Saturday, July 7, 2012

Carnival Girl Blog Tour



Welcome to the blog tour for Carnival Girl by Sonja Hebert!

Today I have a guest post and review, but first a little info on the book!



The only life Sonja has ever known was on the road. Now she must choose between the carnival and her convictions, between her family and her faith. This beautifully written memoir of growing up in post-war Germany and meeting the Mormon missionaries will remind you of how much God loves each one of us and how his power can make anything possible.


Meet the Author:

Sonja Herbert and her five siblings were raised in a caravan, traveling the carnival circuit from town to town in post-World War II Germany.

Sonja converted to the LDS Church, later married, and immigrated to the United States, where she received a bachelor of arts degree at Southern Utah University in Cedar City, Utah, and a master of arts degree from Brigham Young University in Provo, Utah. She also raised six children, taught school and ESL, and is now a freelance writer.

Besides her childhood memoir, Sonja has also written many autobiographical stories, which have been published in the Chicken Soup for the Soul series and other anthologies. A biographical novel about her half-Jewish mother’s experiences in Nazi Germany is almost finished.

Sonja lives in Provo with her husband and cat. You can find more about her unusual life at germanwriter.com.


Guest Post:


When I was a little girl, traveling in our small carnival caravan, I often listened to my mother talking about how she used to be a model in Berlin, the greatest city of Europe, and how she had to leave and hire on with the circus in order to stay ahead of the Nazis.

During the few times we carnival children attended school, I once received an A for a story about a Greek myth I had written, and on that day I decided to write about my mother’s life when I grew up. 


All through the time I raised my six children here in the U.S.A., this thought was with me, and when the younger ones were a bit older, I started on my mother’s story. As the story unfolded, I realized that it would not be complete unless I also told my own story, the story of my childhood and my life with my mother.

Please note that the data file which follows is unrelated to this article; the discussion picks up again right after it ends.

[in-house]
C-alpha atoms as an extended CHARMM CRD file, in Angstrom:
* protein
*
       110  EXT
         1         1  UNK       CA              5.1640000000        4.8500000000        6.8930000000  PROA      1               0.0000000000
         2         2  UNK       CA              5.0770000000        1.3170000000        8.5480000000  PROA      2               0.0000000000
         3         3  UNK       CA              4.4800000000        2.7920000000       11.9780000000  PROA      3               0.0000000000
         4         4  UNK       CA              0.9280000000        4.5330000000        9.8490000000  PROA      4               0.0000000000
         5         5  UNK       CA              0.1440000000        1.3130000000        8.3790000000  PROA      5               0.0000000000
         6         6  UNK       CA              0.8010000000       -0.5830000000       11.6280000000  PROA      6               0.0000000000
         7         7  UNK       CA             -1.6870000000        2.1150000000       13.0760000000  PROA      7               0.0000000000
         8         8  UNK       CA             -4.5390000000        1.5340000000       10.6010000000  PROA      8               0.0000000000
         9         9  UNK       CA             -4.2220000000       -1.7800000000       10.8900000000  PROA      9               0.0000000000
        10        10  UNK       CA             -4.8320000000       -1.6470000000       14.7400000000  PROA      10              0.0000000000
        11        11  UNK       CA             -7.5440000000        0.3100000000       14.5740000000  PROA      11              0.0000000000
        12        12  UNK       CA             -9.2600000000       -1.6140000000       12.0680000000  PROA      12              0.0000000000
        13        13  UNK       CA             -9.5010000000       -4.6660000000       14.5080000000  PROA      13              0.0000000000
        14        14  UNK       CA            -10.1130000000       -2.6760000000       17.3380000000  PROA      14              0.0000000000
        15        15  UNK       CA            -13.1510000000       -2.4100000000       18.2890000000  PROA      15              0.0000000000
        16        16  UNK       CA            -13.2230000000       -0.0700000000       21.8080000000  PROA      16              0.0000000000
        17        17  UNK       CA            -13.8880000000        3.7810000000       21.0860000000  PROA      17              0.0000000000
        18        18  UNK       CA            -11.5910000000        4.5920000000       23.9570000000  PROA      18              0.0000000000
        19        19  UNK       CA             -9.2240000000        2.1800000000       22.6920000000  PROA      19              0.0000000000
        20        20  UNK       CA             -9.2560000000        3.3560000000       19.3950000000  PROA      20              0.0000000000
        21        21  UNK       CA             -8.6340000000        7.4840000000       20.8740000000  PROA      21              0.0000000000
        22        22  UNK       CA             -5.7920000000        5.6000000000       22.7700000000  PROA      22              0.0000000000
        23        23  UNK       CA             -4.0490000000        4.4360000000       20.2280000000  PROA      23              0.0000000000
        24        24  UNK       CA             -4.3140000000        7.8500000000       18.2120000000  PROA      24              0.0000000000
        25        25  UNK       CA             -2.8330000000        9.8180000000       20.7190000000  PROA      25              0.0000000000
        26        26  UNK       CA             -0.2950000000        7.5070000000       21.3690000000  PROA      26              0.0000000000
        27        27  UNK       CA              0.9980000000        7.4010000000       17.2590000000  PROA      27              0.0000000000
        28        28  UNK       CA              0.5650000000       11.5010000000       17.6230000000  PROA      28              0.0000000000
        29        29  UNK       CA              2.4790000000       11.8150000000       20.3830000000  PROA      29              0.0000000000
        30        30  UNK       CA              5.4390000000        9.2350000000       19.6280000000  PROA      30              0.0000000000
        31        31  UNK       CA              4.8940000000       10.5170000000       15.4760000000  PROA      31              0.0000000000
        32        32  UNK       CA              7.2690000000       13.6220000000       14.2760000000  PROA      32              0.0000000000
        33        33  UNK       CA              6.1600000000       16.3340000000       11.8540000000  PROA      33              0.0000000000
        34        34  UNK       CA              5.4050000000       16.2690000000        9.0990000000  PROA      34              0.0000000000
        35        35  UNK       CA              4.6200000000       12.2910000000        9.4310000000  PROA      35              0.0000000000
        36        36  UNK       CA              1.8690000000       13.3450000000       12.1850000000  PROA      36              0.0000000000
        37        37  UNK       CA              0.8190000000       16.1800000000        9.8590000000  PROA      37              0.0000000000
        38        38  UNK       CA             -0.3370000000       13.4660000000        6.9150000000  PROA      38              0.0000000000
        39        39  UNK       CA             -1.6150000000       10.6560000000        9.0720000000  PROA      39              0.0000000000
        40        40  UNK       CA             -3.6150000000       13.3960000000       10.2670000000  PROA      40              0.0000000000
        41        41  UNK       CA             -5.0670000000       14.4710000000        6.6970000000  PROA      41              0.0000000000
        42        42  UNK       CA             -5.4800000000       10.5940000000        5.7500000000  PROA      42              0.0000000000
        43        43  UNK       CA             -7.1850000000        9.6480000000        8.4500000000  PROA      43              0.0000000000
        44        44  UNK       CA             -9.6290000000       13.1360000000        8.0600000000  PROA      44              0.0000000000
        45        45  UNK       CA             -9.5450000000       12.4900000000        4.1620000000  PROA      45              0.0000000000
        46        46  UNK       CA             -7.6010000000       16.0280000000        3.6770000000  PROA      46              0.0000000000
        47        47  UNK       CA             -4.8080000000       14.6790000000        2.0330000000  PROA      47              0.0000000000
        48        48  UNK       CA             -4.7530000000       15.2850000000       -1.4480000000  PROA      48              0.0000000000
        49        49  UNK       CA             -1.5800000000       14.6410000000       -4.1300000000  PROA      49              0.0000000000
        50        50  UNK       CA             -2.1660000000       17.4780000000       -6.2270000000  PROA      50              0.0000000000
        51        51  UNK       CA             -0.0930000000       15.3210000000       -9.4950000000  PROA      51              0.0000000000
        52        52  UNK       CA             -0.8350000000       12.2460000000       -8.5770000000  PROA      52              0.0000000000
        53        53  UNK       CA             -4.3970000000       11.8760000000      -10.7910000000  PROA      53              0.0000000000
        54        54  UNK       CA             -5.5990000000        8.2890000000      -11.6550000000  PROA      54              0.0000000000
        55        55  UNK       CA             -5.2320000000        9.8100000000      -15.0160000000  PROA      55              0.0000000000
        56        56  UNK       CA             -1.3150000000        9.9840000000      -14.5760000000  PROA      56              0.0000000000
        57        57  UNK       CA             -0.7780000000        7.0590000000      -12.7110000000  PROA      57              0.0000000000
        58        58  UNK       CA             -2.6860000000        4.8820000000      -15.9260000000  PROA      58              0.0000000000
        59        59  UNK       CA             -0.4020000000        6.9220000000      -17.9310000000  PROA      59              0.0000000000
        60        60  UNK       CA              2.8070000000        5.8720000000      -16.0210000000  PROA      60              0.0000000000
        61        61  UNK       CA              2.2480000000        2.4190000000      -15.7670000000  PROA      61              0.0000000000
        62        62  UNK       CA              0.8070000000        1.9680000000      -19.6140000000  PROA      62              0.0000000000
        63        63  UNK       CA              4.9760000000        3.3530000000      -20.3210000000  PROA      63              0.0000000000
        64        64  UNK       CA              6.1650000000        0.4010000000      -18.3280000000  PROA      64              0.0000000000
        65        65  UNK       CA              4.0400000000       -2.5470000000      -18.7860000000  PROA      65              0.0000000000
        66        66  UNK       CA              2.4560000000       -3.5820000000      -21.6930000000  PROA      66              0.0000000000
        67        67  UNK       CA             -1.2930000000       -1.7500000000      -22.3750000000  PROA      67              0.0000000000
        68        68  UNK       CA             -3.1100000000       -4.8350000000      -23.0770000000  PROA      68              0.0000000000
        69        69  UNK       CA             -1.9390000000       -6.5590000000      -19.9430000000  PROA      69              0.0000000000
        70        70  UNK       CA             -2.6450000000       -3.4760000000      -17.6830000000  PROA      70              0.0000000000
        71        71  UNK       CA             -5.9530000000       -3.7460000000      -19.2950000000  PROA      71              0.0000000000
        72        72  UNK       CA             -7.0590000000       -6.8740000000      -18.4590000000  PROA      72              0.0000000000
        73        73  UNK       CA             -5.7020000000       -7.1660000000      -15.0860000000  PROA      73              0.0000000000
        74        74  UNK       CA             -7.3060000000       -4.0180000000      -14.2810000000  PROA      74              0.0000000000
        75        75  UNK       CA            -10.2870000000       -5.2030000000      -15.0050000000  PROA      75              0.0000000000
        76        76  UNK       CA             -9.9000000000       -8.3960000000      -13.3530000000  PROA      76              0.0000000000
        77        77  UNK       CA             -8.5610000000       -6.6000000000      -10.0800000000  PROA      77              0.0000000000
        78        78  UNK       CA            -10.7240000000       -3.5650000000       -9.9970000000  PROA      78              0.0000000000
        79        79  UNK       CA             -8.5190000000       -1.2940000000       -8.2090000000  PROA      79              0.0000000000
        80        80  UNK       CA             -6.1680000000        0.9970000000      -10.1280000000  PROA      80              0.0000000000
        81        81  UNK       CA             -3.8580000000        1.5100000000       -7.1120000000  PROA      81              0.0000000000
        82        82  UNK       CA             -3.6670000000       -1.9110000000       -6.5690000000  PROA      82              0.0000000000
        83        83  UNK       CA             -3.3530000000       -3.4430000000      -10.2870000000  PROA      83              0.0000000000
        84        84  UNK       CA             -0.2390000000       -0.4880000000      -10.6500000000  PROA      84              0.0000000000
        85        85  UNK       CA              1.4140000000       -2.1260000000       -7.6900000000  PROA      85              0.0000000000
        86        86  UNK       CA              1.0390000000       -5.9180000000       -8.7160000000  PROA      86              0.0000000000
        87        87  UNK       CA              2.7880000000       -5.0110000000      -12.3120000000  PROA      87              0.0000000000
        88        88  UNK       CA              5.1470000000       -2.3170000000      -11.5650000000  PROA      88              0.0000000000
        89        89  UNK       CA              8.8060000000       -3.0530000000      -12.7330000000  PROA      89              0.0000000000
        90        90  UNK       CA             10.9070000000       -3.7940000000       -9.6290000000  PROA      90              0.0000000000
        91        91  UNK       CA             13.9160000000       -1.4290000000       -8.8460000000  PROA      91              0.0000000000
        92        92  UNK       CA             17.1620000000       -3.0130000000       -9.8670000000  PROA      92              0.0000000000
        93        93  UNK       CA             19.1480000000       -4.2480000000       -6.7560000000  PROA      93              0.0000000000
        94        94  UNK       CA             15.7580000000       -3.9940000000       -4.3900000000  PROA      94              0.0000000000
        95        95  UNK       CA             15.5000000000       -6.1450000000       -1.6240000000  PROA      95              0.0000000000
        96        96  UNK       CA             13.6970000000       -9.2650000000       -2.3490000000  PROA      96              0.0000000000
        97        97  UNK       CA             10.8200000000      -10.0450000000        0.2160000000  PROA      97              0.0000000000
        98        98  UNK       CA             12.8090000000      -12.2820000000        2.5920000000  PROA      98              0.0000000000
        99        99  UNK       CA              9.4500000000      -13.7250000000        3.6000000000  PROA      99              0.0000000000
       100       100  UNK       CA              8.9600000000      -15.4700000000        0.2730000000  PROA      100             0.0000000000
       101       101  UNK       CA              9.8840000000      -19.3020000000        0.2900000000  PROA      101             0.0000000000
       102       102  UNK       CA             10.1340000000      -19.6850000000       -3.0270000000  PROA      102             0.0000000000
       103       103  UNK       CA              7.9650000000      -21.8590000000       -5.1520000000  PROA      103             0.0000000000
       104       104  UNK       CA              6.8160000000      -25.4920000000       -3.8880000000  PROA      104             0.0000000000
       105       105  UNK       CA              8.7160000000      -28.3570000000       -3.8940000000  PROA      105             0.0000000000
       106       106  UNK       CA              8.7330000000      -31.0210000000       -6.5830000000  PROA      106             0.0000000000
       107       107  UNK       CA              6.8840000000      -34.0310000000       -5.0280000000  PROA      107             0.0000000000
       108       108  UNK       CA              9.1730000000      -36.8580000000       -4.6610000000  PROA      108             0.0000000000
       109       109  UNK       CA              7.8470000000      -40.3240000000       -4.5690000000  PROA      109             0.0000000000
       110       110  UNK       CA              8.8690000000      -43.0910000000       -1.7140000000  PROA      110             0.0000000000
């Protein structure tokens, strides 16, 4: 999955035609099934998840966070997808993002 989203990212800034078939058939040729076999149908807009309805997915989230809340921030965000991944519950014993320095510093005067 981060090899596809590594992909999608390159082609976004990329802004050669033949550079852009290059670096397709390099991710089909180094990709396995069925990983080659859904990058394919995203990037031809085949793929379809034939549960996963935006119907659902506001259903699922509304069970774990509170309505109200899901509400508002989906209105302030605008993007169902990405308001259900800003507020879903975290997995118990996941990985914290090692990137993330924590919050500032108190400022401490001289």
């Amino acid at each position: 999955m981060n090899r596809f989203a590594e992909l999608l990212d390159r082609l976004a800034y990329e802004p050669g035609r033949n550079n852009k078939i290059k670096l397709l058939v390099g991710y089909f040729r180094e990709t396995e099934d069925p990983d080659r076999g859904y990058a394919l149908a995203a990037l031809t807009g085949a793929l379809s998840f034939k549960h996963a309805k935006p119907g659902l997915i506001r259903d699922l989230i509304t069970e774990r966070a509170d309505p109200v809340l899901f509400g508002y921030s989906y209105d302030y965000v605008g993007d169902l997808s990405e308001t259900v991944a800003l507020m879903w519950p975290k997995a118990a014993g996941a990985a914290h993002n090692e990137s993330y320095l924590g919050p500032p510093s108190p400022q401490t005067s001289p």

And that’s how Carnival Girl began. I originally called it Conversations with Margot (my mother’s first name), but since the novel I wrote about her life isn’t published yet, I decided to re-name the memoir and publish it first.


As I wrote the story and remembered the things that happened in my early life, old feelings also returned, and I had to confront the childish reactions of my younger self. Now, as a grown woman, I was able to see things I had not seen as a little girl, and when my memoir was finished, I had a new insight and understanding for my mother, who had suffered so much and still came out ahead.


My mother, Margot, is now ninety-one years old. She lives in Stuttgart, Germany, and is still going strong!
Thank you Mutti, for everything you have taught me!


Review:

Sonja has known nothing but living on the go. Growing up in Germany after World War II is interesting enough, but Sonja's parents run a carnival. This means Sonja is always moving from place to place. This can make it difficult to make friends and get a consistent education, but none of this holds Sonja back. Not even being stuffed in a small caravan with her 3 siblings can hold her down. Sonja tries to make the best of her life, and even manages to find something she didn't know she was looking for- religion. Her faith allows her to make a new life, but she never forgets her old one.

I found this book very interesting. What a fascinating way to grow up! I really felt for Sonja's mom; she seemed to chafe with the constant moving. That would be so hard, especially with so many small children. In some ways though, that lifestyle seems like something I dreamed of as a child. Running a carnival was definitely interesting as evidenced by this book. There were also some unique situations the family found themselves in. I do with one particular thing had been delved into a little deeper, but I can see why it wasn't.

I think my favorite aspect of this book was Sonja's search for a sense of self and home even. She eventually found this, but I don't think it's where she expected. Through everything though, you can tell Sonja has an amazing affection for her mother. In some ways this is a very sweet tribute to all her mother went through raising children on the road. I am really looking forward to the book about her mother's life during the war. This is a book that many people will enjoy. It reads like fiction in some ways, but it is all real. It's a great book.


Book provided for review.


Be sure to check out all the stops on the tour!!

1 comment:

Sonja Herbert said...

Thanks for the really nice review!